Well, then, how is the other team doing?  They are getting frustrated: 

The bottom-up approach aims at constructing artificial chemical supersystems that could be considered alive.  No such experimental system exists yet; at least one component is always missing.  Metabolism seems to be the stepchild in the family: what most researchers in the field used to call metabolism is usually a trivial outcome of the fact that both template replication and membrane growth need some material input.  This input is usually simplified to a conversion reaction from precursors to products.
    Even systems missing one or the other component can, of course, advance our understanding.  Such systems could be called ‘infrabiological’, because they are not quite biological but are similar to living systems in some crucial respects: elementary combinatorics suggests that out of metabolism (M), boundary (B) and template (T) three dual systems can be built – MT, MB, TB.  In particular, coupling of compartment formation with some form of template replication (TB) is the subject of many experiments.

Unfortunately, without all three – as with the “combustion triangle” of fuel, oxygen and heat – two factors are not enough to ignite the spark of life.  Furthermore, not all are convinced that the reactions termed metabolism, template or boundary in lab experiments can be compared to those occurring in real living cells.  Szathmáry briefly considers “computational investigations” (i.e., computer models), such as the “lipid world” scenario (the idea that fatty acids came first: see 04/15/2002 entry and 01/17/2002 commentary) but he finds it difficult to assess the importance of their results.  So are top-down and bottom-up approaches making headway toward a grand confluence?  Too early to tell, he concludes:

Clearly, there is a divide between the top-down and bottom-up approaches, and between theoretical and experimental investigations.  In the future, for example, one would like to see more realistic models of the primordial genome and, conversely, an experimental approach to the lipid world.  An aim in the coming years will be to bridge those gaps — hence the great value of meetings such as this.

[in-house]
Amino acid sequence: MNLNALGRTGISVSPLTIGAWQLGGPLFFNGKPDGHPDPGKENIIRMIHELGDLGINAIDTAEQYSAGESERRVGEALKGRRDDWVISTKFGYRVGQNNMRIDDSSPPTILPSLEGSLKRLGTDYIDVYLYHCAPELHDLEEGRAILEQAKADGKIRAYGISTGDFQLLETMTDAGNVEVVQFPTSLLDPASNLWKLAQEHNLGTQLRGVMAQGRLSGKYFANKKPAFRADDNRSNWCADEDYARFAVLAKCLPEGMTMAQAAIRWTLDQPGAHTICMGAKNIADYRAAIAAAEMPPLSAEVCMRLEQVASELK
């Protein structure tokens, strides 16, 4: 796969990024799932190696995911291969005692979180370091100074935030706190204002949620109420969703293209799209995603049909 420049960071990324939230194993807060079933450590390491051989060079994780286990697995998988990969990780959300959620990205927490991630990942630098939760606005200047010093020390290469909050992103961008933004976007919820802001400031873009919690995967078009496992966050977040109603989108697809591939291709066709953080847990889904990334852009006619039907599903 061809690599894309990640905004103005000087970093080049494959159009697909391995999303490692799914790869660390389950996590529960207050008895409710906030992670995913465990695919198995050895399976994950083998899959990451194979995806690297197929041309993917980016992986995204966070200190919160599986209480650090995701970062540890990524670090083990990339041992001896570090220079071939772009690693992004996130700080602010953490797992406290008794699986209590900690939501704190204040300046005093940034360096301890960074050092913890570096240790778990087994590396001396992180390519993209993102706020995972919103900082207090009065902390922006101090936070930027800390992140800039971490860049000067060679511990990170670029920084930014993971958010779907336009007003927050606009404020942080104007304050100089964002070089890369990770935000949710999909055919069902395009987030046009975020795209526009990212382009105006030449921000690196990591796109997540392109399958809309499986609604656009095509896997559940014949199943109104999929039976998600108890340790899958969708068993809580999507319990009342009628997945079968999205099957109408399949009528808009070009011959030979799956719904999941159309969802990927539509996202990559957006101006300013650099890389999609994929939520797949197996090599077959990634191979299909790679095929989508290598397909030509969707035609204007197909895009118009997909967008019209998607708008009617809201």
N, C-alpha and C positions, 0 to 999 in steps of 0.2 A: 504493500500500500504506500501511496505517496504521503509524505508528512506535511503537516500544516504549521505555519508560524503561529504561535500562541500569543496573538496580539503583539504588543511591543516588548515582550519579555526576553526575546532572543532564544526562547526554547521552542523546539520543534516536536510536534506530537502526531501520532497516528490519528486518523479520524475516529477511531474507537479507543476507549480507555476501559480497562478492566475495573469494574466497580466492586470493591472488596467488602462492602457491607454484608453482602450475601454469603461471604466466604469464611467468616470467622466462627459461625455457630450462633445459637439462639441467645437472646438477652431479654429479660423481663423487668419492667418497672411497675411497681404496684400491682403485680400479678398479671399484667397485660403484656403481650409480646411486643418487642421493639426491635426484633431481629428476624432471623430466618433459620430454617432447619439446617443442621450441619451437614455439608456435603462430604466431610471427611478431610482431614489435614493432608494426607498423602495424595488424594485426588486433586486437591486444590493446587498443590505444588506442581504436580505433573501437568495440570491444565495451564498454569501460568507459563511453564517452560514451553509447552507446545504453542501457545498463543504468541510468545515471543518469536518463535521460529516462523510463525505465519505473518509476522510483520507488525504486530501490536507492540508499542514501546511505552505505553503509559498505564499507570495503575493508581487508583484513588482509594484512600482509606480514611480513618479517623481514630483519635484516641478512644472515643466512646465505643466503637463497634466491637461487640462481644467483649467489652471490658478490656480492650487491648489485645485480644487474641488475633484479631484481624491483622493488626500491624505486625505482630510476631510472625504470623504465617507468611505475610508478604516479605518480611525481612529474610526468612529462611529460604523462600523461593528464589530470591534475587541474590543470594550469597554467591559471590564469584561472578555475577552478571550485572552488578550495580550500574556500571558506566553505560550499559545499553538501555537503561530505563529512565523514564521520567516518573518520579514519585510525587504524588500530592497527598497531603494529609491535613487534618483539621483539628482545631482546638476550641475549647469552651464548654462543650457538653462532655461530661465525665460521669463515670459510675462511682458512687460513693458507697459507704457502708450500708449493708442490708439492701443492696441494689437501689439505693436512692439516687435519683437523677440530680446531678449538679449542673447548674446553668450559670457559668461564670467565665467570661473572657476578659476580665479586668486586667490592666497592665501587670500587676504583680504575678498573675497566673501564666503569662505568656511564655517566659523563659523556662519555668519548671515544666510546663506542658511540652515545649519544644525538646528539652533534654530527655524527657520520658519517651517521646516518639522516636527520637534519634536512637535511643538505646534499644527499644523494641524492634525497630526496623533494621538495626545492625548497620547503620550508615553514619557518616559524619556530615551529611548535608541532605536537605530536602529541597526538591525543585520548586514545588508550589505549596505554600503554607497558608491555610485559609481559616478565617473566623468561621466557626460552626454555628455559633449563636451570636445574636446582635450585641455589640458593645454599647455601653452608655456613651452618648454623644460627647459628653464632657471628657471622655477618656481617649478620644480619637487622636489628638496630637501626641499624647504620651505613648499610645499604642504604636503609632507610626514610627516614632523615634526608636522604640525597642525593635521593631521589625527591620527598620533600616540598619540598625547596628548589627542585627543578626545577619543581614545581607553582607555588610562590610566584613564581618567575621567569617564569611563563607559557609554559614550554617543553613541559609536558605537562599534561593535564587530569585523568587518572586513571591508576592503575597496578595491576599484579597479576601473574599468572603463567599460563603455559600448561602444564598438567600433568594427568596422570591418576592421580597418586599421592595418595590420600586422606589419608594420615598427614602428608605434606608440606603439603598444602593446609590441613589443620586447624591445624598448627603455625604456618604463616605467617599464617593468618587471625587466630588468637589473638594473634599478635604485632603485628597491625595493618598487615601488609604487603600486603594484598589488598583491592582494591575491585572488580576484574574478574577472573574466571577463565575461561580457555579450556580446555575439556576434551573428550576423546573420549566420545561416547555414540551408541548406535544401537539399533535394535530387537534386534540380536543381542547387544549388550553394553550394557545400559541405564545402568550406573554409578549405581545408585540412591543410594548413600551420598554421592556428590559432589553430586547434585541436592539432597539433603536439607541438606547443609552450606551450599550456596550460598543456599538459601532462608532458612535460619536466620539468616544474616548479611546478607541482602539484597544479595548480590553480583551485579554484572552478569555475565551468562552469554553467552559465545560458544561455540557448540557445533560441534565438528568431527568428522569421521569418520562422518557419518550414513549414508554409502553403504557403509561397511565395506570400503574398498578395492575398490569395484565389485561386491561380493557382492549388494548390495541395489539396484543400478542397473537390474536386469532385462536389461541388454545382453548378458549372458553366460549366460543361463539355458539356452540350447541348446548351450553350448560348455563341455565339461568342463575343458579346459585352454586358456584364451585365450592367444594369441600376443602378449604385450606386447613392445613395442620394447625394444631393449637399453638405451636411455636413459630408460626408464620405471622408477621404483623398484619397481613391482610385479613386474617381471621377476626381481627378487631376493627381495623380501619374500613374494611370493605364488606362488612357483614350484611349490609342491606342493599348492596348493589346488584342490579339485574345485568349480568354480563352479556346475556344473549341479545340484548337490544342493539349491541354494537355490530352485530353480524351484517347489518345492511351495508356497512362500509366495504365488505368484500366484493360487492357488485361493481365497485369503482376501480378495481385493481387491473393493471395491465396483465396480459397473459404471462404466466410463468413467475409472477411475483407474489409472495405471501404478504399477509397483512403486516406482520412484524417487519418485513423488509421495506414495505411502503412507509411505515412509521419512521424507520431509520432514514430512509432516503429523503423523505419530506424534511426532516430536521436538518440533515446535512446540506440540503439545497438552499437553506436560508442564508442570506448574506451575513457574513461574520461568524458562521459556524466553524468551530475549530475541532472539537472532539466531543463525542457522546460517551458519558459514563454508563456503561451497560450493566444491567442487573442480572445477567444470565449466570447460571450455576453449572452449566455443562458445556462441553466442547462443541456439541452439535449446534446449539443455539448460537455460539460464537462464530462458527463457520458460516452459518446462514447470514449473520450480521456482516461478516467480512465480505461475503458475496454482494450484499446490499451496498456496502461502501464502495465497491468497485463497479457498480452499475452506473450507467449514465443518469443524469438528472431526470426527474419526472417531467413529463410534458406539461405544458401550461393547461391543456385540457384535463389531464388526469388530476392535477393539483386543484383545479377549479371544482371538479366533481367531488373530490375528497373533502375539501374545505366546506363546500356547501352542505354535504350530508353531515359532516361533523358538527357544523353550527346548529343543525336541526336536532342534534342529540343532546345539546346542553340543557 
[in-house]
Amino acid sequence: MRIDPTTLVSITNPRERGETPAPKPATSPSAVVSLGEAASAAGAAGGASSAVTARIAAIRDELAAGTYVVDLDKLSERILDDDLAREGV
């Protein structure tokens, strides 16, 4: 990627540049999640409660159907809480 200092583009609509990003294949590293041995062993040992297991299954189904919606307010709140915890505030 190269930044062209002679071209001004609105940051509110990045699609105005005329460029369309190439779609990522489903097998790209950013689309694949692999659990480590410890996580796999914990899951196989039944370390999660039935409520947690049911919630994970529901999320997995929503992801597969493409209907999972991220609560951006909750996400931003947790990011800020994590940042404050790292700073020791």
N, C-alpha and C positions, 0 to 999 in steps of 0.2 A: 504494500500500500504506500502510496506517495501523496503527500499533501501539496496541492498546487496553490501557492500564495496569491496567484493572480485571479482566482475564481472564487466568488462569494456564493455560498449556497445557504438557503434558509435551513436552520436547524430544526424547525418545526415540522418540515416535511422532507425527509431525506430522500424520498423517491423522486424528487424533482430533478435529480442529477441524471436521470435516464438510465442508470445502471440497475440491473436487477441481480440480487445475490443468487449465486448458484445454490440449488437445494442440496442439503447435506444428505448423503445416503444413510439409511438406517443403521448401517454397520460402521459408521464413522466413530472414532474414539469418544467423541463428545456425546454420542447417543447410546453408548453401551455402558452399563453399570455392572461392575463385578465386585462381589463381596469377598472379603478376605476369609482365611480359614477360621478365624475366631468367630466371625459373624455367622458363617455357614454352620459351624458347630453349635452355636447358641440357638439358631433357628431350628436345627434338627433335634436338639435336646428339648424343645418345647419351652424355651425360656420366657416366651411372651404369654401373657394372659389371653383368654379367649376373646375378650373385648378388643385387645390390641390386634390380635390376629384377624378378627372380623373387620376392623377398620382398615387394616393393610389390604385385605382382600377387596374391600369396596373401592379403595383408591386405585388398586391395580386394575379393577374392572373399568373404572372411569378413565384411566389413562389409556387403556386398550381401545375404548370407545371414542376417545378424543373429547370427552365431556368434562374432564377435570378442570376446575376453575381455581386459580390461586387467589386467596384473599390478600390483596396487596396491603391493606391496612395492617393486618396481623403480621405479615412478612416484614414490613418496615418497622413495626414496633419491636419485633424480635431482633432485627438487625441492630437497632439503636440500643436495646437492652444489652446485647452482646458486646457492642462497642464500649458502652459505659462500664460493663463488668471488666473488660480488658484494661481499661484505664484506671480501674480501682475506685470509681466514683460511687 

1Eörs Szathmáry, “Life: In search of the simplest cell,” Nature 433, 469 – 470 (03 February 2005); doi:10.1038/433469a.

In the movie Back to the Future, Doc had mere seconds to connect two ends of an electrical cable before Marty hit the wire.  When they became accidentally disconnected, he slid down the cable in a desperate attempt to reconnect them, only to find they didn’t quite meet.  At the climactic moment, when the predicted lightning bolt sent 1.21 gigawatts of power through the wire, Doc himself momentarily became the conductor: the circuit was closed, and all lived happily ever after.  How he survived to celebrate by dancing in the street – well, that’s Hollywood.
    Anything is possible at the Universal Studios back lot, but biologists have to live in the real world.  Doc Szathmáry is dealing with two ends that are not inches apart, but light-years apart.  To make up for it, he has the long arms of imagination to promise a happy ending back in the future, where the story always ends, “To Be Continued….”  But as the plot becomes increasingly convoluted and implausible, how many sequels will the spectators tolerate?  They’ll go watch Rudyard Kipling’s action adventure drama instead: “East is east, and west is west, and never the twain shall meet” – except by intelligent design.